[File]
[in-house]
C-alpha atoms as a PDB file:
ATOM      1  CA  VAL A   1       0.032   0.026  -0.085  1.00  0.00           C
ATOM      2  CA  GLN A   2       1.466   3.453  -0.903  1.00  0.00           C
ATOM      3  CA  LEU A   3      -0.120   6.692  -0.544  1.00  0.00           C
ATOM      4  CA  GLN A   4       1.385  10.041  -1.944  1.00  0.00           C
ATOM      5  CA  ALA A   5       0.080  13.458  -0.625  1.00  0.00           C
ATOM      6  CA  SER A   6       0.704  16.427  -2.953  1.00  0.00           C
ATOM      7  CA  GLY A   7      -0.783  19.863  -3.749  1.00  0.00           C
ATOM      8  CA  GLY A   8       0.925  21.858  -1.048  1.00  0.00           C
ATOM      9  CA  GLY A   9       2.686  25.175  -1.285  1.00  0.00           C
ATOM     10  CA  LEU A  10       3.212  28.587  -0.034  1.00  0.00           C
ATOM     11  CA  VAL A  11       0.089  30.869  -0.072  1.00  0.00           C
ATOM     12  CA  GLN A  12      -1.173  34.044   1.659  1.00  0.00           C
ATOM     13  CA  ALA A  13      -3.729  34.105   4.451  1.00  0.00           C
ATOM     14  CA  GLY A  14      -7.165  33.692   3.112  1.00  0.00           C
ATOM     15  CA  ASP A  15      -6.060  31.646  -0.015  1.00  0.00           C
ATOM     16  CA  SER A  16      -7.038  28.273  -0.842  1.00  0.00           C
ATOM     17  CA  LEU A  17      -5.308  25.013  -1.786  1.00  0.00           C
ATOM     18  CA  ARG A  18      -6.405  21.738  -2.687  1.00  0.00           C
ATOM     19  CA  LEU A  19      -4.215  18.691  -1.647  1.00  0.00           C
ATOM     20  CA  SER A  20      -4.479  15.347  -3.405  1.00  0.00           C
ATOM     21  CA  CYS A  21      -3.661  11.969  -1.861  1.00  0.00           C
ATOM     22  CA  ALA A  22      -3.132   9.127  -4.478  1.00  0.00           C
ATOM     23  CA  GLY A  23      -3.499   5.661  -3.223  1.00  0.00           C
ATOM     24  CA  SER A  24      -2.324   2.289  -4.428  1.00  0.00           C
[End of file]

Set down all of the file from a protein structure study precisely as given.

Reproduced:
[in-house]
C-alpha atoms as a PDB file:
ATOM      1  CA  VAL A   1       0.032   0.026  -0.085  1.00  0.00           C
ATOM      2  CA  GLN A   2       1.466   3.453  -0.903  1.00  0.00           C
ATOM      3  CA  LEU A   3      -0.120   6.692  -0.544  1.00  0.00           C
ATOM      4  CA  GLN A   4       1.385  10.041  -1.944  1.00  0.00           C
ATOM      5  CA  ALA A   5       0.080  13.458  -0.625  1.00  0.00           C
ATOM      6  CA  SER A   6       0.704  16.427  -2.953  1.00  0.00           C
ATOM      7  CA  GLY A   7      -0.783  19.863  -3.749  1.00  0.00           C
ATOM      8  CA  GLY A   8       0.925  21.858  -1.048  1.00  0.00           C
ATOM      9  CA  GLY A   9       2.686  25.175  -1.285  1.00  0.00           C
ATOM     10  CA  LEU A  10       3.212  28.587  -0.034  1.00  0.00           C
ATOM     11  CA  VAL A  11       0.089  30.869  -0.072  1.00  0.00           C
ATOM     12  CA  GLN A  12      -1.173  34.044   1.659  1.00  0.00           C
ATOM     13  CA  ALA A  13      -3.729  34.105   4.451  1.00  0.00           C
ATOM     14  CA  GLY A  14      -7.165  33.692   3.112  1.00  0.00           C
ATOM     15  CA  ASP A  15      -6.060  31.646  -0.015  1.00  0.00           C
ATOM     16  CA  SER A  16      -7.038  28.273  -0.842  1.00  0.00           C
ATOM     17  CA  LEU A  17      -5.308  25.013  -1.786  1.00  0.00           C
ATOM     18  CA  ARG A  18      -6.405  21.738  -2.687  1.00  0.00           C
ATOM     19  CA  LEU A  19      -4.215  18.691  -1.647  1.00  0.00           C
ATOM     20  CA  SER A  20      -4.479  15.347  -3.405  1.00  0.00           C
ATOM     21  CA  CYS A  21      -3.661  11.969  -1.861  1.00  0.00           C
ATOM     22  CA  ALA A  22      -3.132   9.127  -4.478  1.00  0.00           C
ATOM     23  CA  GLY A  23      -3.499   5.661  -3.223  1.00  0.00           C
ATOM     24  CA  SER A  24      -2.324   2.289  -4.428  1.00  0.00           C